First Time Potential Cruiser Questions

cookieswithangel

Resident of the Hundred Acre Wood
Joined
Jan 20, 2011
Hi all! I've been a regular at WDW, but now that I work a pretty stressful job, I'm contemplating setting sail on a cruise and mixing things up, and seeing if cruising will be more relaxing to me. I have a few questions as I watch vlogs and read reviews about DCL, and cruising in general.

First off, with a party of two, being myself, who would be 25 at time of potential cruising, and my mom, who would be 60, is the DCL worth it? I've been also looking at Royal Caribbean, but of course knowing so little about cruising, I don't know a lot of the differences. Our main priorities will be relaxing, so maybe a trip to the spa (facials or mani/pedi, we don't do massages) and hanging by the pools, and eating lots of delicious food.

Second question would be for travelers without children, how is it? I am weary of just how oriented the cruise is to families and children. It does look like there is adult-only sections of the ship, but any experiences you can share or blogs/vlogs you can direct me to would be appreciated.

Next, I fear seasickness/motion sickness. If I'm a passenger in a car for more than half an hour, I will get motion sickness, and its always hit or miss on an airplane. I guess my question would be, is it very noticeable that you're on a ship, or for the most part you don't feel rocking/waves?

Last question for now, do you feel that the higher price of a Disney cruise is worth it compared to cheaper cruises? I'll be honest, I'm leaning towards DCL because I know the reputation of Disney and the impeccable hospitality it provides, but seeing as I don't have any cruising experience, I can't tell if any of the other cruise lines are equivalent in the level of hospitality. It might be helpful to mention that the itinerary I'm looking at is a 7 night Eastern Caribbean cruise on the Fantasy.

Thanks so much in advance for answering any or all of these questions!!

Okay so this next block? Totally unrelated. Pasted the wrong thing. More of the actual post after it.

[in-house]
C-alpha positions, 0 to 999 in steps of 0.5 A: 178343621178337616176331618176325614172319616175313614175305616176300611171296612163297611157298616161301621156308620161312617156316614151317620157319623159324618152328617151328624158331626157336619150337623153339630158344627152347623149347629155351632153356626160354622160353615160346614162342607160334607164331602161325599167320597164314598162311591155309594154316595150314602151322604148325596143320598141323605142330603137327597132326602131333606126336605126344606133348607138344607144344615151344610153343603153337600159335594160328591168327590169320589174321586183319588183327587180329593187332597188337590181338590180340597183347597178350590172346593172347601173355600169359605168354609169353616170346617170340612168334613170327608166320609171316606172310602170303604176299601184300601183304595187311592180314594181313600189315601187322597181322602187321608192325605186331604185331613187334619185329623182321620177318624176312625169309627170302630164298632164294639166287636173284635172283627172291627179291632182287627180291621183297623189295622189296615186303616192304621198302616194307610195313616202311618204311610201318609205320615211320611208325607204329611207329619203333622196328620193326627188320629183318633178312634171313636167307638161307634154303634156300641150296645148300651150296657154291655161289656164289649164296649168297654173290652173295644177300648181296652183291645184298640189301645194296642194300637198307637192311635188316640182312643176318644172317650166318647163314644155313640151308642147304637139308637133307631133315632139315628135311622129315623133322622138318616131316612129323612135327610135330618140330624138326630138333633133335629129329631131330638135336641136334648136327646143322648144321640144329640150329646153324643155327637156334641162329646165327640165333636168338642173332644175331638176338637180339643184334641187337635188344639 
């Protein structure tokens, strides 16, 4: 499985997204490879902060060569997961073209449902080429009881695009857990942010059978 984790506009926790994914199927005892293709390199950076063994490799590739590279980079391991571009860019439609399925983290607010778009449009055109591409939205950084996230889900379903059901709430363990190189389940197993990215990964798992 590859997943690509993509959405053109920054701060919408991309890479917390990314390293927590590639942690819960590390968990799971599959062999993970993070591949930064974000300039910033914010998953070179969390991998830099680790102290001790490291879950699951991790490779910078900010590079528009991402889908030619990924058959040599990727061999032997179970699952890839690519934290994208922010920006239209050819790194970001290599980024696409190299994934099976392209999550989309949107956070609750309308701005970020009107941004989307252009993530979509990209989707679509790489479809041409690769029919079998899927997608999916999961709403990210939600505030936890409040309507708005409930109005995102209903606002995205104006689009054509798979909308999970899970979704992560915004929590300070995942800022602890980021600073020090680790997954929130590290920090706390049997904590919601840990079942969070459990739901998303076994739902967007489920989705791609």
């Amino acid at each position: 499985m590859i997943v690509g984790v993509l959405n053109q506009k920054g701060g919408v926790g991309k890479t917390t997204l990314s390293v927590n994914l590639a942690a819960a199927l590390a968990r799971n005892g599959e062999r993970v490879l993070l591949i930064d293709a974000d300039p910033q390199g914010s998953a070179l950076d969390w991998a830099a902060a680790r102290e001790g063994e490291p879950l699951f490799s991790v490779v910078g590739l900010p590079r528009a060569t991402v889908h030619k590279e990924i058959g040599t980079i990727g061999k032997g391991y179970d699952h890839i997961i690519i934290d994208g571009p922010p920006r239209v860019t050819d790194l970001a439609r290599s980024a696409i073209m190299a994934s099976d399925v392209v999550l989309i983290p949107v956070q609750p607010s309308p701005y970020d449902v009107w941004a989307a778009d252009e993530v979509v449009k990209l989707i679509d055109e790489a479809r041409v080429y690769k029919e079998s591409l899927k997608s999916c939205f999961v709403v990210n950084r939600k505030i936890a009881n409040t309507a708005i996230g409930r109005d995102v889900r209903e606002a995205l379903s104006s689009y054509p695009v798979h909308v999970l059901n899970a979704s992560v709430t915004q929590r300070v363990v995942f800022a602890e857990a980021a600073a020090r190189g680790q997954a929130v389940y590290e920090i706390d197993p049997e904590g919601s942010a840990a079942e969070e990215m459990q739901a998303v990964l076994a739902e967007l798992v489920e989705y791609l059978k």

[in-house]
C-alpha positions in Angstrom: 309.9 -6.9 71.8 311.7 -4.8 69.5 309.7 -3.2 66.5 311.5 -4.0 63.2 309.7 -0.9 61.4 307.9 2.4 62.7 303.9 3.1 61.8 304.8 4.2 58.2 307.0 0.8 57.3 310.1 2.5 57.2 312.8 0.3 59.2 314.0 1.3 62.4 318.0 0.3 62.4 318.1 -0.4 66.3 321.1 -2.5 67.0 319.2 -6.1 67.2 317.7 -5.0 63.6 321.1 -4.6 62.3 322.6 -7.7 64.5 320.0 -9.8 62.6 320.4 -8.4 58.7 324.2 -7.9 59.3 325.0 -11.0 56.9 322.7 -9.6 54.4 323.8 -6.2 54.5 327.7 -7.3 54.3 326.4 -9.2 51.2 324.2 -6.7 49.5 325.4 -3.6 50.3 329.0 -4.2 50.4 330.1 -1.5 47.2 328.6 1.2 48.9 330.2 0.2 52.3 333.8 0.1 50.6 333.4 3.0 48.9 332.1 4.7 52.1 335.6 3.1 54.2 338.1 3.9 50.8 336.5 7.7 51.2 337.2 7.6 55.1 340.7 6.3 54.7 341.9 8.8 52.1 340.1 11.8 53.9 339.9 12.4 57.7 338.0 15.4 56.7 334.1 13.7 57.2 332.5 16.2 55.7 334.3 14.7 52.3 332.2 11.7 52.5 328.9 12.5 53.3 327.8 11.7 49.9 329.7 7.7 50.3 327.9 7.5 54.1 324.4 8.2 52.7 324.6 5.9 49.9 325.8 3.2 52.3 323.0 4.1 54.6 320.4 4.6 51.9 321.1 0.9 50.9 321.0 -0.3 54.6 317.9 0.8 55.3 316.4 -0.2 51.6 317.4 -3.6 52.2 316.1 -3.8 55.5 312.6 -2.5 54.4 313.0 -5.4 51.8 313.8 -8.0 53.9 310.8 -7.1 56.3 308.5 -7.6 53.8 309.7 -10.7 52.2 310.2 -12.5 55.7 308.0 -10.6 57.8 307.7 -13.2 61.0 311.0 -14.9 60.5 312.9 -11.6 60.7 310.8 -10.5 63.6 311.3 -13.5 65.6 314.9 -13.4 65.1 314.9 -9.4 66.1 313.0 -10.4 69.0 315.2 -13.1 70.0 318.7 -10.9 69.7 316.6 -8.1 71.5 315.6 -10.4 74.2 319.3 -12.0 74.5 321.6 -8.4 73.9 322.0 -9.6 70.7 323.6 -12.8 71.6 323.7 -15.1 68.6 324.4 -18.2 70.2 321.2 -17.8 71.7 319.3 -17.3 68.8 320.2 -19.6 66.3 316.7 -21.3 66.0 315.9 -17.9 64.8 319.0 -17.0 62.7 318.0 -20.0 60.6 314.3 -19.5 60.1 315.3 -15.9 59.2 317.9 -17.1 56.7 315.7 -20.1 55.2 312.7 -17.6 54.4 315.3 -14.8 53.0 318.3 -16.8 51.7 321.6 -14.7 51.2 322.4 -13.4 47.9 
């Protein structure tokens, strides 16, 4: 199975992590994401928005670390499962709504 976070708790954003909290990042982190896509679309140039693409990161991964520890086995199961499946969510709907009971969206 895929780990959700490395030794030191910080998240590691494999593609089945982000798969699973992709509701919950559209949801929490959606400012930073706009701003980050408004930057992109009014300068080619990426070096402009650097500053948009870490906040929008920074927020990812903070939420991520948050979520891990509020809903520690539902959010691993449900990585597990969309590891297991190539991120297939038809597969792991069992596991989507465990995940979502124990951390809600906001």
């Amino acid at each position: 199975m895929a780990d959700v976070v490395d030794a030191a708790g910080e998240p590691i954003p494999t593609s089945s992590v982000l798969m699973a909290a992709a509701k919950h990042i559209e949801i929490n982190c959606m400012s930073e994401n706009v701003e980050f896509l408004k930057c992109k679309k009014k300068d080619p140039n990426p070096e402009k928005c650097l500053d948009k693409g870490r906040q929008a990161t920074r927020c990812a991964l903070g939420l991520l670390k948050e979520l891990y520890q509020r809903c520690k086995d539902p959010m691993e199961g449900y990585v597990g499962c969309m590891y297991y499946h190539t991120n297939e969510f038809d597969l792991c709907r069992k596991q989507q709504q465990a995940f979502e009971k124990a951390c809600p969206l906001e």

jdb in AZ

It could end up curdled
Joined
Feb 11, 2011
Hi all! I've been a regular at WDW, but now that I work a pretty stressful job, I'm contemplating setting sail on a cruise and mixing things up, and seeing if cruising will be more relaxing to me. I have a few questions as I watch vlogs and read reviews about DCL, and cruising in general.

First off, with a party of two, being myself, who would be 25 at time of potential cruising, and my mom, who would be 60, is the DCL worth it? I've been also looking at Royal Caribbean, but of course knowing so little about cruising, I don't know a lot of the differences. Our main priorities will be relaxing, so maybe a trip to the spa (facials or mani/pedi, we don't do massages) and hanging by the pools, and eating lots of delicious food.

Second question would be for travelers without children, how is it? I am weary of just how oriented the cruise is to families and children. It does look like there is adult-only sections of the ship, but any experiences you can share or blogs/vlogs you can direct me to would be appreciated.

Next, I fear seasickness/motion sickness. If I'm a passenger in a car for more than half an hour, I will get motion sickness, and its always hit or miss on an airplane. I guess my question would be, is it very noticeable that you're on a ship, or for the most part you don't feel rocking/waves?

Last question for now, do you feel that the higher price of a Disney cruise is worth it compared to cheaper cruises? I'll be honest, I'm leaning towards DCL because I know the reputation of Disney and the impeccable hospitality it provides, but seeing as I don't have any cruising experience, I can't tell if any of the other cruise lines are equivalent in the level of hospitality. It might be helpful to mention that the itinerary I'm looking at is a 7 night Eastern Caribbean cruise on the Fantasy.

Thanks so much in advance for answering any or all of these questions!!
If you cruise during off-season the rates are usually cheaper than during the summer/holidays when kids are out of school. There's fewer kids on board during the off season.

DCL and RCCL are often compared to each other in terms of service -- it can be hit or miss on any cruise. The food is similar. RCCL doesn't have the Disney characters, and they don't have Disney music piped through the sound system.

DCL's evening programs are geared around Disney characters and music, which makes it more fun than other cruise lines rehashing Broadway music with voices that aren't quite ready for prime time.

As for seasickness, it really depends on the weather. If the sea is calm, there's a lot fewer cases of seasickness. You can also take meds or use a patch. And avoid hurricane season. Or cruise Alaska where most of the time you'll have land on both sides instead of the open ocean, which makes a big difference in the waves (or lack thereof.)
 

lklgoodman

DIS Veteran
Joined
Jul 25, 2016